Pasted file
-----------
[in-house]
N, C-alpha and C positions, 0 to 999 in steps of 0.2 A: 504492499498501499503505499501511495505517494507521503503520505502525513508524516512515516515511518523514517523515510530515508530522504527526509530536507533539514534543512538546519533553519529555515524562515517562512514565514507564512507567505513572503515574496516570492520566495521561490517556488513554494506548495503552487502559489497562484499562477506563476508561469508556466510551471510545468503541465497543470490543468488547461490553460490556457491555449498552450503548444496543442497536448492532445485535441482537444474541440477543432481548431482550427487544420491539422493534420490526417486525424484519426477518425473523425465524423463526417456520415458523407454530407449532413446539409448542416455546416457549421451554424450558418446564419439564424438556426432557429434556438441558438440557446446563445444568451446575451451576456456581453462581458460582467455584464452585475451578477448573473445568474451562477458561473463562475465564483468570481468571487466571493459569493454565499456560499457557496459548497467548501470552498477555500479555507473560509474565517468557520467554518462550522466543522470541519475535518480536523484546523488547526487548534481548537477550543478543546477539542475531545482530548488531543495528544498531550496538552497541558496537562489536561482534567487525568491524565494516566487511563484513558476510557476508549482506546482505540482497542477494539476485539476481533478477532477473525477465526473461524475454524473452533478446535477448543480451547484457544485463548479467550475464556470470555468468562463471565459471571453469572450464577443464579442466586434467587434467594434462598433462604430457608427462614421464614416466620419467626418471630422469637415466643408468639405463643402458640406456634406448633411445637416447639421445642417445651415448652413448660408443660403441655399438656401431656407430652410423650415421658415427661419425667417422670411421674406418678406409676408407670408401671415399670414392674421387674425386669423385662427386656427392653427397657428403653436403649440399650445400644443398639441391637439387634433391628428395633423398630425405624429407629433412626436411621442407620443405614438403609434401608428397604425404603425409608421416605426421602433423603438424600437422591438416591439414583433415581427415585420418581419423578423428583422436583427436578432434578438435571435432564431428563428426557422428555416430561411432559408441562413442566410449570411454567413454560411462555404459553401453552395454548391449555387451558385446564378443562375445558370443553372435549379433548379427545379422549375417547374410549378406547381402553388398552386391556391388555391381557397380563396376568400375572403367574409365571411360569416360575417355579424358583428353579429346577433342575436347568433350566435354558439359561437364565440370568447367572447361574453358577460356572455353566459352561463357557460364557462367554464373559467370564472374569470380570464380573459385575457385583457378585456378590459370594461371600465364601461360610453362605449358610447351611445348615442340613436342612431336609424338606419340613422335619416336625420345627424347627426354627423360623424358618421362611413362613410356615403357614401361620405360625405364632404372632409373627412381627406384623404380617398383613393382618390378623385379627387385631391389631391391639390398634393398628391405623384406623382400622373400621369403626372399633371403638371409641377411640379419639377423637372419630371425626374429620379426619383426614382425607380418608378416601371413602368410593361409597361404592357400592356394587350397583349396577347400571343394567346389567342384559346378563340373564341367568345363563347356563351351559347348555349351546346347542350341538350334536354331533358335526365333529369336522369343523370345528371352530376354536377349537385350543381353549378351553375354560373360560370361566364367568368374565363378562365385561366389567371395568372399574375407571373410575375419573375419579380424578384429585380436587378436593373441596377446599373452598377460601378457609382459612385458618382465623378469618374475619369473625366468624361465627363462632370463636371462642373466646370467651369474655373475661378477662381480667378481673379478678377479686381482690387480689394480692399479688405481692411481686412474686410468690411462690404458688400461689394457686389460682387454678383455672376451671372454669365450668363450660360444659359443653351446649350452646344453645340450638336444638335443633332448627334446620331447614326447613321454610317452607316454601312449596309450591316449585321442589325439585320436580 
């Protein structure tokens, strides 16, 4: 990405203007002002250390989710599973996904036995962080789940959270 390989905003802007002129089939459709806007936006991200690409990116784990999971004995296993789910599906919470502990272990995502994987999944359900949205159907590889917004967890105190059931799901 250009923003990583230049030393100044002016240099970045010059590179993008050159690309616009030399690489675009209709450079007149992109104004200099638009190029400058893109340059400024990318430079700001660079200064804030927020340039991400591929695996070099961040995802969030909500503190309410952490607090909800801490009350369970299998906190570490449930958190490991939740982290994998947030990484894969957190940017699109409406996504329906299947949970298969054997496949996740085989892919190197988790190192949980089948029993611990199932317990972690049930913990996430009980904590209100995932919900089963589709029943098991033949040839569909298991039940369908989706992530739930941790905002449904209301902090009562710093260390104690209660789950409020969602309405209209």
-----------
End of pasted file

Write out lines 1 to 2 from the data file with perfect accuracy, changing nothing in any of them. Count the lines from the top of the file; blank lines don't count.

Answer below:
[in-house]
N, C-alpha and C positions, 0 to 999 in steps of 0.2 A: 504492499498501499503505499501511495505517494507521503503520505502525513508524516512515516515511518523514517523515510530515508530522504527526509530536507533539514534543512538546519533553519529555515524562515517562512514565514507564512507567505513572503515574496516570492520566495521561490517556488513554494506548495503552487502559489497562484499562477506563476508561469508556466510551471510545468503541465497543470490543468488547461490553460490556457491555449498552450503548444496543442497536448492532445485535441482537444474541440477543432481548431482550427487544420491539422493534420490526417486525424484519426477518425473523425465524423463526417456520415458523407454530407449532413446539409448542416455546416457549421451554424450558418446564419439564424438556426432557429434556438441558438440557446446563445444568451446575451451576456456581453462581458460582467455584464452585475451578477448573473445568474451562477458561473463562475465564483468570481468571487466571493459569493454565499456560499457557496459548497467548501470552498477555500479555507473560509474565517468557520467554518462550522466543522470541519475535518480536523484546523488547526487548534481548537477550543478543546477539542475531545482530548488531543495528544498531550496538552497541558496537562489536561482534567487525568491524565494516566487511563484513558476510557476508549482506546482505540482497542477494539476485539476481533478477532477473525477465526473461524475454524473452533478446535477448543480451547484457544485463548479467550475464556470470555468468562463471565459471571453469572450464577443464579442466586434467587434467594434462598433462604430457608427462614421464614416466620419467626418471630422469637415466643408468639405463643402458640406456634406448633411445637416447639421445642417445651415448652413448660408443660403441655399438656401431656407430652410423650415421658415427661419425667417422670411421674406418678406409676408407670408401671415399670414392674421387674425386669423385662427386656427392653427397657428403653436403649440399650445400644443398639441391637439387634433391628428395633423398630425405624429407629433412626436411621442407620443405614438403609434401608428397604425404603425409608421416605426421602433423603438424600437422591438416591439414583433415581427415585420418581419423578423428583422436583427436578432434578438435571435432564431428563428426557422428555416430561411432559408441562413442566410449570411454567413454560411462555404459553401453552395454548391449555387451558385446564378443562375445558370443553372435549379433548379427545379422549375417547374410549378406547381402553388398552386391556391388555391381557397380563396376568400375572403367574409365571411360569416360575417355579424358583428353579429346577433342575436347568433350566435354558439359561437364565440370568447367572447361574453358577460356572455353566459352561463357557460364557462367554464373559467370564472374569470380570464380573459385575457385583457378585456378590459370594461371600465364601461360610453362605449358610447351611445348615442340613436342612431336609424338606419340613422335619416336625420345627424347627426354627423360623424358618421362611413362613410356615403357614401361620405360625405364632404372632409373627412381627406384623404380617398383613393382618390378623385379627387385631391389631391391639390398634393398628391405623384406623382400622373400621369403626372399633371403638371409641377411640379419639377423637372419630371425626374429620379426619383426614382425607380418608378416601371413602368410593361409597361404592357400592356394587350397583349396577347400571343394567346389567342384559346378563340373564341367568345363563347356563351351559347348555349351546346347542350341538350334536354331533358335526365333529369336522369343523370345528371352530376354536377349537385350543381353549378351553375354560373360560370361566364367568368374565363378562365385561366389567371395568372399574375407571373410575375419573375419579380424578384429585380436587378436593373441596377446599373452598377460601378457609382459612385458618382465623378469618374475619369473625366468624361465627363462632370463636371462642373466646370467651369474655373475661378477662381480667378481673379478678377479686381482690387480689394480692399479688405481692411481686412474686410468690411462690404458688400461689394457686389460682387454678383455672376451671372454669365450668363450660360444659359443653351446649350452646344453645340450638336444638335443633332448627334446620331447614326447613321454610317452607316454601312449596309450591316449585321442589325439585320436580 